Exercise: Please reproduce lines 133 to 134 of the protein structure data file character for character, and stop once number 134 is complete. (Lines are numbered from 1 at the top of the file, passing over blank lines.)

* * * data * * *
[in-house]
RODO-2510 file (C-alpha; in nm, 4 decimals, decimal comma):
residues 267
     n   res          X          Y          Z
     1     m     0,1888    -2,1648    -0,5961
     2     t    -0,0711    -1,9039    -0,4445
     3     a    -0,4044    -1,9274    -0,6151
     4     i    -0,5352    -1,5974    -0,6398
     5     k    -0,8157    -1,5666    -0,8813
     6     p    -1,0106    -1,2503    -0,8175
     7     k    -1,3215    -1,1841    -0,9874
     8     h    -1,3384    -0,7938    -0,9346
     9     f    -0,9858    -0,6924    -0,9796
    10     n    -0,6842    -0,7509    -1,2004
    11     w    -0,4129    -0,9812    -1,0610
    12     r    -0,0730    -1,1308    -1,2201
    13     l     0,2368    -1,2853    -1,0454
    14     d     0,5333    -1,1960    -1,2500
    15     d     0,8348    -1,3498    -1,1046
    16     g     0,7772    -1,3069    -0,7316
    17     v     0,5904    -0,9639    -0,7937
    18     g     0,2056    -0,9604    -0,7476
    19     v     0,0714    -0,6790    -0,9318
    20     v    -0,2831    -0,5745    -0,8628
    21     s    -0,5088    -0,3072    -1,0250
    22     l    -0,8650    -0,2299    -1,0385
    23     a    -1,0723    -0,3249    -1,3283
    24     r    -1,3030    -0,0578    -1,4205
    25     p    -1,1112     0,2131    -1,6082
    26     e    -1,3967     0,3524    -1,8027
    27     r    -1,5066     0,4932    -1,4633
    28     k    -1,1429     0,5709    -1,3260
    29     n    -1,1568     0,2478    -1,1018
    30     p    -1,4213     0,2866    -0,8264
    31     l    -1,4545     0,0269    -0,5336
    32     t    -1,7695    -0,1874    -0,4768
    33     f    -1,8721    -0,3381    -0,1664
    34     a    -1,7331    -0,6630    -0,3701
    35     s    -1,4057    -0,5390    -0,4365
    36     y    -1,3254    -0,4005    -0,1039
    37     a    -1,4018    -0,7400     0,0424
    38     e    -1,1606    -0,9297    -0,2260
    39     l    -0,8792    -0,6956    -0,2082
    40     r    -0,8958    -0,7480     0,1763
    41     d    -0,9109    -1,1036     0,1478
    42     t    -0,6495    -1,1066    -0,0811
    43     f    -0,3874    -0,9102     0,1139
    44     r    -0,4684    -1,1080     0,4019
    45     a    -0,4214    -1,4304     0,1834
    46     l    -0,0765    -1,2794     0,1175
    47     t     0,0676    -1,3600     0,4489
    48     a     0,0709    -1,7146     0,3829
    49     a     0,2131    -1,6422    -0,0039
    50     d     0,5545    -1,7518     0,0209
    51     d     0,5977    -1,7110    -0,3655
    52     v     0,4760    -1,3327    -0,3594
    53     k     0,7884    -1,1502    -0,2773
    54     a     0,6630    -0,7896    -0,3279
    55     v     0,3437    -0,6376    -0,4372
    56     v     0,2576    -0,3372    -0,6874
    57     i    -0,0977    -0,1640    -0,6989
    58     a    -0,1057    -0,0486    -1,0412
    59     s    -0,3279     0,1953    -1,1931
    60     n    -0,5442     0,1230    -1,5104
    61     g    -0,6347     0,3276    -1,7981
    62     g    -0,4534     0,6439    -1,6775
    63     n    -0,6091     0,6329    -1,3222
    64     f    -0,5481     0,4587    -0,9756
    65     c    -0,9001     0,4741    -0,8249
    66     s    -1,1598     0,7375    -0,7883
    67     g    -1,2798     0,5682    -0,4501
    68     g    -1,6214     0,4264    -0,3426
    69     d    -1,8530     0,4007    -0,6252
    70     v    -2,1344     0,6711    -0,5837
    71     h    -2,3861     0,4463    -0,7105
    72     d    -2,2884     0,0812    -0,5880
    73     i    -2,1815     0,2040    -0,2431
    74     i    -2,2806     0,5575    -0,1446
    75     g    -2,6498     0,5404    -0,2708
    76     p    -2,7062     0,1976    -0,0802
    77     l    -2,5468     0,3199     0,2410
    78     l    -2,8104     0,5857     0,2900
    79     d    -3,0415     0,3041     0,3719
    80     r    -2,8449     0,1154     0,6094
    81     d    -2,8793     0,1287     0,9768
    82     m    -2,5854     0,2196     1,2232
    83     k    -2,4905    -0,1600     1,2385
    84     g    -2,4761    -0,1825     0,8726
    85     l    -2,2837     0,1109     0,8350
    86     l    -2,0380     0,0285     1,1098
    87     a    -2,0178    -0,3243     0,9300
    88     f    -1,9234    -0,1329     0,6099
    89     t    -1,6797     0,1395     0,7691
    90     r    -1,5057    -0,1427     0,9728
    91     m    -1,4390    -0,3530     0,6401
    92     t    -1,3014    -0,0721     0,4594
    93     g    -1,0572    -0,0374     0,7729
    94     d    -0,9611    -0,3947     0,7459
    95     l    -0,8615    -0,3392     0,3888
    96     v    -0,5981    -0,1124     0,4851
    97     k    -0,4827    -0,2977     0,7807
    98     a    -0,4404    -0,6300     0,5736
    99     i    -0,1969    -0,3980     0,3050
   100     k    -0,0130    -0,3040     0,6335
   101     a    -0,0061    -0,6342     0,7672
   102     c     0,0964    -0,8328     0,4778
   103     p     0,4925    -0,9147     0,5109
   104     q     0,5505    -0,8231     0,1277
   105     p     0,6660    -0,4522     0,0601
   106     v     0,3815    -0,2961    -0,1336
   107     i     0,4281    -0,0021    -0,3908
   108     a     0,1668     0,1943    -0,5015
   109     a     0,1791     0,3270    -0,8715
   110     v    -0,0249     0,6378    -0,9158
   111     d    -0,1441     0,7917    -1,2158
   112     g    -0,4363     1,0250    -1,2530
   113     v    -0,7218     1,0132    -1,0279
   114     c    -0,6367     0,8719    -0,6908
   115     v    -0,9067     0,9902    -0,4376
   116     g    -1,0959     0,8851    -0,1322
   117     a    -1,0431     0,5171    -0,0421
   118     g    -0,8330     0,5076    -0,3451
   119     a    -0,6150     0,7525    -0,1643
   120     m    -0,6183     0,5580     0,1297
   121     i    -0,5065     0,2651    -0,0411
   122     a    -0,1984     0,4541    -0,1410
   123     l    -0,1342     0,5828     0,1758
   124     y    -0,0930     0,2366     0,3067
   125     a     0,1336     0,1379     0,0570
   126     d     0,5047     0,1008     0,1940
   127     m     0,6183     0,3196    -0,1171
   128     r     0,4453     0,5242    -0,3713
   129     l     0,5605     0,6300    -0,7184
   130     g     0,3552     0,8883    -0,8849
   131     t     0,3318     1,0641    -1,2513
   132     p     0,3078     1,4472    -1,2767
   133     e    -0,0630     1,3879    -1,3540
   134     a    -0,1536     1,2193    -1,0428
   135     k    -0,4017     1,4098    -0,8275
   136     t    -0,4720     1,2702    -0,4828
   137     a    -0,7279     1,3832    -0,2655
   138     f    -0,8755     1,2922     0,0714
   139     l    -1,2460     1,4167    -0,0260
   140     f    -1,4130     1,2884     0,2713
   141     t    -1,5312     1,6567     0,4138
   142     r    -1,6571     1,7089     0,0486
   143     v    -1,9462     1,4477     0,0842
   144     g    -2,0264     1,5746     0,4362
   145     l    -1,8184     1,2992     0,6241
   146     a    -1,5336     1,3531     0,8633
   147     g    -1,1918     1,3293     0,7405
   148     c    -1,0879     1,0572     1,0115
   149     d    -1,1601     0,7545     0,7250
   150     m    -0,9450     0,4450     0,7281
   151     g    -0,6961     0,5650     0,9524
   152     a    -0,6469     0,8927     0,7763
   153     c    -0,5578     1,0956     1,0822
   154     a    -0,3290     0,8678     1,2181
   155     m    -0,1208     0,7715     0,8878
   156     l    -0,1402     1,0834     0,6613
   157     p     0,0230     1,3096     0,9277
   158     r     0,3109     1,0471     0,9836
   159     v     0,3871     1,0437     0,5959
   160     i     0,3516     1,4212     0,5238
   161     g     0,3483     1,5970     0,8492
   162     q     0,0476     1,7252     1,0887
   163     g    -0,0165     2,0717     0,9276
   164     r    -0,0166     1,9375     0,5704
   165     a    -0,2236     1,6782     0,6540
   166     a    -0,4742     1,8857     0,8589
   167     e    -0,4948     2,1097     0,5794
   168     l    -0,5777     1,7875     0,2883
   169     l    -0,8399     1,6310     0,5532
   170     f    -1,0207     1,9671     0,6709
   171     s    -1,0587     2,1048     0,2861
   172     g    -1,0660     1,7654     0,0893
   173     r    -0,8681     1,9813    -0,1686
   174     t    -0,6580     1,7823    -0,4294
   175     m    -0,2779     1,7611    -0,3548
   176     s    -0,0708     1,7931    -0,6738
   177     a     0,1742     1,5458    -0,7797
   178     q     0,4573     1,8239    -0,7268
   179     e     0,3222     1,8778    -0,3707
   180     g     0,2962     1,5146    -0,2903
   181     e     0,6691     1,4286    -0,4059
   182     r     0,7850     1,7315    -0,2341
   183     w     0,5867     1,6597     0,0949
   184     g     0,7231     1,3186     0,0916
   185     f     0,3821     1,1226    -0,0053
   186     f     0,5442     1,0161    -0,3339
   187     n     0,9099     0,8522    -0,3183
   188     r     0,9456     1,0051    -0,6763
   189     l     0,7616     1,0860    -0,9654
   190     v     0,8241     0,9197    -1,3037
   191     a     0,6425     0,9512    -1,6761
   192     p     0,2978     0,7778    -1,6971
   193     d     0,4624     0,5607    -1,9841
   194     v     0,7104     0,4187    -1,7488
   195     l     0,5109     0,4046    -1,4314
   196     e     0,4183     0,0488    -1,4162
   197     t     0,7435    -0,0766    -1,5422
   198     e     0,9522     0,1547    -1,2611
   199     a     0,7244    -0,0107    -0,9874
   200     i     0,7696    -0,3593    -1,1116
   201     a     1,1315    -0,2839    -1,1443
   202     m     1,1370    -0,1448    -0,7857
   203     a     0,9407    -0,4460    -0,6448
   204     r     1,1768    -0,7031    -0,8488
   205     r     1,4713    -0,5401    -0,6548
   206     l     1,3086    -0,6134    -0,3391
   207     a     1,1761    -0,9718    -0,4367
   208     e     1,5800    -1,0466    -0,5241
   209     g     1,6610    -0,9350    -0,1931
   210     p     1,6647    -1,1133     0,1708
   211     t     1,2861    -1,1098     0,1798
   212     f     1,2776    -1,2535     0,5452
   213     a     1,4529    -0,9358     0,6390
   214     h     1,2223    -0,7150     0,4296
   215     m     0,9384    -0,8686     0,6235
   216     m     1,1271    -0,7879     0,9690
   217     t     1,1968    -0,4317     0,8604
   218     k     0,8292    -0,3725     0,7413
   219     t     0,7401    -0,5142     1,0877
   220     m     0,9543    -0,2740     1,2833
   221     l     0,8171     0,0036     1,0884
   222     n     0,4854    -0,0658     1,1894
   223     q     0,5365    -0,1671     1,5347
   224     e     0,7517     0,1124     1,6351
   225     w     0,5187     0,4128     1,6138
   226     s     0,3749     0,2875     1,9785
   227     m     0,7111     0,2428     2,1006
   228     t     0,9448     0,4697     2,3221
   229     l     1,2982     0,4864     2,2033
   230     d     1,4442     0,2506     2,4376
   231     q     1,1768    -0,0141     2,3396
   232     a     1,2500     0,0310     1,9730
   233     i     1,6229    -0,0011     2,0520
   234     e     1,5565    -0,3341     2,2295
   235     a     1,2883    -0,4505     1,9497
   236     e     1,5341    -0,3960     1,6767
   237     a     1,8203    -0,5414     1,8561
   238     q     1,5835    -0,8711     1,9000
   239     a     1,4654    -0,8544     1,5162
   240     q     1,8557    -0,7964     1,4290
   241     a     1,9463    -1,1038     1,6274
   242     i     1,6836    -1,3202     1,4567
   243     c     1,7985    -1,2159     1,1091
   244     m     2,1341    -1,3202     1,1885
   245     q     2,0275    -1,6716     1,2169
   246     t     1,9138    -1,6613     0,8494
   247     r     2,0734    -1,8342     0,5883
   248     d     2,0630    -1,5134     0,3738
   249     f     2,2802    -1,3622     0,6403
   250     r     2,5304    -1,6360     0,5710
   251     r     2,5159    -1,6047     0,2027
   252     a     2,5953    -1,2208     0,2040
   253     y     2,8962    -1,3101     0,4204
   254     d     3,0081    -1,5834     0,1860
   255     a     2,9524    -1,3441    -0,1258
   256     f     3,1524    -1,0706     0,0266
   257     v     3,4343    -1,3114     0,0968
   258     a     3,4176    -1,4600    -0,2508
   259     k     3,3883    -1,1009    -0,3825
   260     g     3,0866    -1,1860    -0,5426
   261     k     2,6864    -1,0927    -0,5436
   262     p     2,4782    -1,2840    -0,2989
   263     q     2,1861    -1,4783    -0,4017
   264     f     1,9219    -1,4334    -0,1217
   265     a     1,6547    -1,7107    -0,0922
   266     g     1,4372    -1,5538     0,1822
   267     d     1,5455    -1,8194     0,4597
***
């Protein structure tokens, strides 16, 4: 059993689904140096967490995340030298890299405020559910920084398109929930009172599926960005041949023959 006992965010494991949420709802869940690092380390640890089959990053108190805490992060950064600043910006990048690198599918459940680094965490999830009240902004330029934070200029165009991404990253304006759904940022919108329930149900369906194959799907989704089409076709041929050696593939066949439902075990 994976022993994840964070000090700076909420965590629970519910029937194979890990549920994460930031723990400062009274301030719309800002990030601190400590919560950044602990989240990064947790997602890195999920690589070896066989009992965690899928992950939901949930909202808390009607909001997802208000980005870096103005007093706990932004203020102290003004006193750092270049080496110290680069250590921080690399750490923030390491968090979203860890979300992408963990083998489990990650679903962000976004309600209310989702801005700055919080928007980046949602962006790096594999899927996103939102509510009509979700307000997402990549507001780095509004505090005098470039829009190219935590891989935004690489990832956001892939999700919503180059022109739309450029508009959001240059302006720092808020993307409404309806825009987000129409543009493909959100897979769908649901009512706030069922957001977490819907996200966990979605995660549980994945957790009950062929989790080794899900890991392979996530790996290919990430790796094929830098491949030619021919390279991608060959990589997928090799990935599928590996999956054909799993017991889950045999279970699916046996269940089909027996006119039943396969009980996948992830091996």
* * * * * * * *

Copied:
   129     l     0,5605     0,6300    -0,7184
   130     g     0,3552     0,8883    -0,8849